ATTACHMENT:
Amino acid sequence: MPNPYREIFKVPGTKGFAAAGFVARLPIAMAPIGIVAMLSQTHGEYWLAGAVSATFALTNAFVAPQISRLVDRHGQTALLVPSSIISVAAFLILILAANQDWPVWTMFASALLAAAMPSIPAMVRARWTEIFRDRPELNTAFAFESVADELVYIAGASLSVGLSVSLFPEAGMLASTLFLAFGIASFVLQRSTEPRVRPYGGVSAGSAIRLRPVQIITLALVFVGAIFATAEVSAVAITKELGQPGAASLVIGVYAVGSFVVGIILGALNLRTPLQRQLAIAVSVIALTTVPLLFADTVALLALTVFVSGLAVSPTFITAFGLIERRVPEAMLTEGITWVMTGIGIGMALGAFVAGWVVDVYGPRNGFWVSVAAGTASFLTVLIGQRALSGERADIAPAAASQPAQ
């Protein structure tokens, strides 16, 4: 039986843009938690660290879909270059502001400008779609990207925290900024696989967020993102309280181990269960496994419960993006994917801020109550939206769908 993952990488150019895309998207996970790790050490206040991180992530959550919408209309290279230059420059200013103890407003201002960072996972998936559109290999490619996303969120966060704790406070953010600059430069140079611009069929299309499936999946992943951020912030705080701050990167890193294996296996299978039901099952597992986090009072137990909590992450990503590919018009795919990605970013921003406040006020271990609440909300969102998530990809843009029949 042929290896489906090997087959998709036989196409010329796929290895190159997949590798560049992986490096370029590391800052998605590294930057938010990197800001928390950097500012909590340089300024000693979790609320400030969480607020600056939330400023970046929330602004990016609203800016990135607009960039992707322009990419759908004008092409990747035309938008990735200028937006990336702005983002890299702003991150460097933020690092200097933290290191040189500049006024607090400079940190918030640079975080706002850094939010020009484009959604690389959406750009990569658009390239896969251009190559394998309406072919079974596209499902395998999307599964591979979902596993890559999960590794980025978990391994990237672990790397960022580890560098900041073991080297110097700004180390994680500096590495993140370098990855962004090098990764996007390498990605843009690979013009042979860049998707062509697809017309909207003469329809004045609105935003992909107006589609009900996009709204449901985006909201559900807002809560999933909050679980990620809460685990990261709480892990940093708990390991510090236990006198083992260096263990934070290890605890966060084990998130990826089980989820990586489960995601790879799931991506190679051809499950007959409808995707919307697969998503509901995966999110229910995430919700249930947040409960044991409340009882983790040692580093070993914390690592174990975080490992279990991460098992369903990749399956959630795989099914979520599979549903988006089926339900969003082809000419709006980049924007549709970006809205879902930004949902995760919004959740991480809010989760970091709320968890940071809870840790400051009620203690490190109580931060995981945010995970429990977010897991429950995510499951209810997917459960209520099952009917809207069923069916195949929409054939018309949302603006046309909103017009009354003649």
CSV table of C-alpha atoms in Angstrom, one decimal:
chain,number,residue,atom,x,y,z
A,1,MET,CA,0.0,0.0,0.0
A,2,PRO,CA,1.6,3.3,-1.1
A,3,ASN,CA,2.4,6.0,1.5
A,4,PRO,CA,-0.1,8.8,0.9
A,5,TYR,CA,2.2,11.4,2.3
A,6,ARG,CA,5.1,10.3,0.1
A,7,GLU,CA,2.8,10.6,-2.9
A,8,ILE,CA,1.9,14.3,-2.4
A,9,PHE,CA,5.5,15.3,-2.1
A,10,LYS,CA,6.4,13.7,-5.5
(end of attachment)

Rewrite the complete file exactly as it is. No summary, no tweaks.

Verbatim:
Amino acid sequence: MPNPYREIFKVPGTKGFAAAGFVARLPIAMAPIGIVAMLSQTHGEYWLAGAVSATFALTNAFVAPQISRLVDRHGQTALLVPSSIISVAAFLILILAANQDWPVWTMFASALLAAAMPSIPAMVRARWTEIFRDRPELNTAFAFESVADELVYIAGASLSVGLSVSLFPEAGMLASTLFLAFGIASFVLQRSTEPRVRPYGGVSAGSAIRLRPVQIITLALVFVGAIFATAEVSAVAITKELGQPGAASLVIGVYAVGSFVVGIILGALNLRTPLQRQLAIAVSVIALTTVPLLFADTVALLALTVFVSGLAVSPTFITAFGLIERRVPEAMLTEGITWVMTGIGIGMALGAFVAGWVVDVYGPRNGFWVSVAAGTASFLTVLIGQRALSGERADIAPAAASQPAQ
């Protein structure tokens, strides 16, 4: 039986843009938690660290879909270059502001400008779609990207925290900024696989967020993102309280181990269960496994419960993006994917801020109550939206769908 993952990488150019895309998207996970790790050490206040991180992530959550919408209309290279230059420059200013103890407003201002960072996972998936559109290999490619996303969120966060704790406070953010600059430069140079611009069929299309499936999946992943951020912030705080701050990167890193294996296996299978039901099952597992986090009072137990909590992450990503590919018009795919990605970013921003406040006020271990609440909300969102998530990809843009029949 042929290896489906090997087959998709036989196409010329796929290895190159997949590798560049992986490096370029590391800052998605590294930057938010990197800001928390950097500012909590340089300024000693979790609320400030969480607020600056939330400023970046929330602004990016609203800016990135607009960039992707322009990419759908004008092409990747035309938008990735200028937006990336702005983002890299702003991150460097933020690092200097933290290191040189500049006024607090400079940190918030640079975080706002850094939010020009484009959604690389959406750009990569658009390239896969251009190559394998309406072919079974596209499902395998999307599964591979979902596993890559999960590794980025978990391994990237672990790397960022580890560098900041073991080297110097700004180390994680500096590495993140370098990855962004090098990764996007390498990605843009690979013009042979860049998707062509697809017309909207003469329809004045609105935003992909107006589609009900996009709204449901985006909201559900807002809560999933909050679980990620809460685990990261709480892990940093708990390991510090236990006198083992260096263990934070290890605890966060084990998130990826089980989820990586489960995601790879799931991506190679051809499950007959409808995707919307697969998503509901995966999110229910995430919700249930947040409960044991409340009882983790040692580093070993914390690592174990975080490992279990991460098992369903990749399956959630795989099914979520599979549903988006089926339900969003082809000419709006980049924007549709970006809205879902930004949902995760919004959740991480809010989760970091709320968890940071809870840790400051009620203690490190109580931060995981945010995970429990977010897991429950995510499951209810997917459960209520099952009917809207069923069916195949929409054939018309949302603006046309909103017009009354003649």
CSV table of C-alpha atoms in Angstrom, one decimal:
chain,number,residue,atom,x,y,z
A,1,MET,CA,0.0,0.0,0.0
A,2,PRO,CA,1.6,3.3,-1.1
A,3,ASN,CA,2.4,6.0,1.5
A,4,PRO,CA,-0.1,8.8,0.9
A,5,TYR,CA,2.2,11.4,2.3
A,6,ARG,CA,5.1,10.3,0.1
A,7,GLU,CA,2.8,10.6,-2.9
A,8,ILE,CA,1.9,14.3,-2.4
A,9,PHE,CA,5.5,15.3,-2.1
A,10,LYS,CA,6.4,13.7,-5.5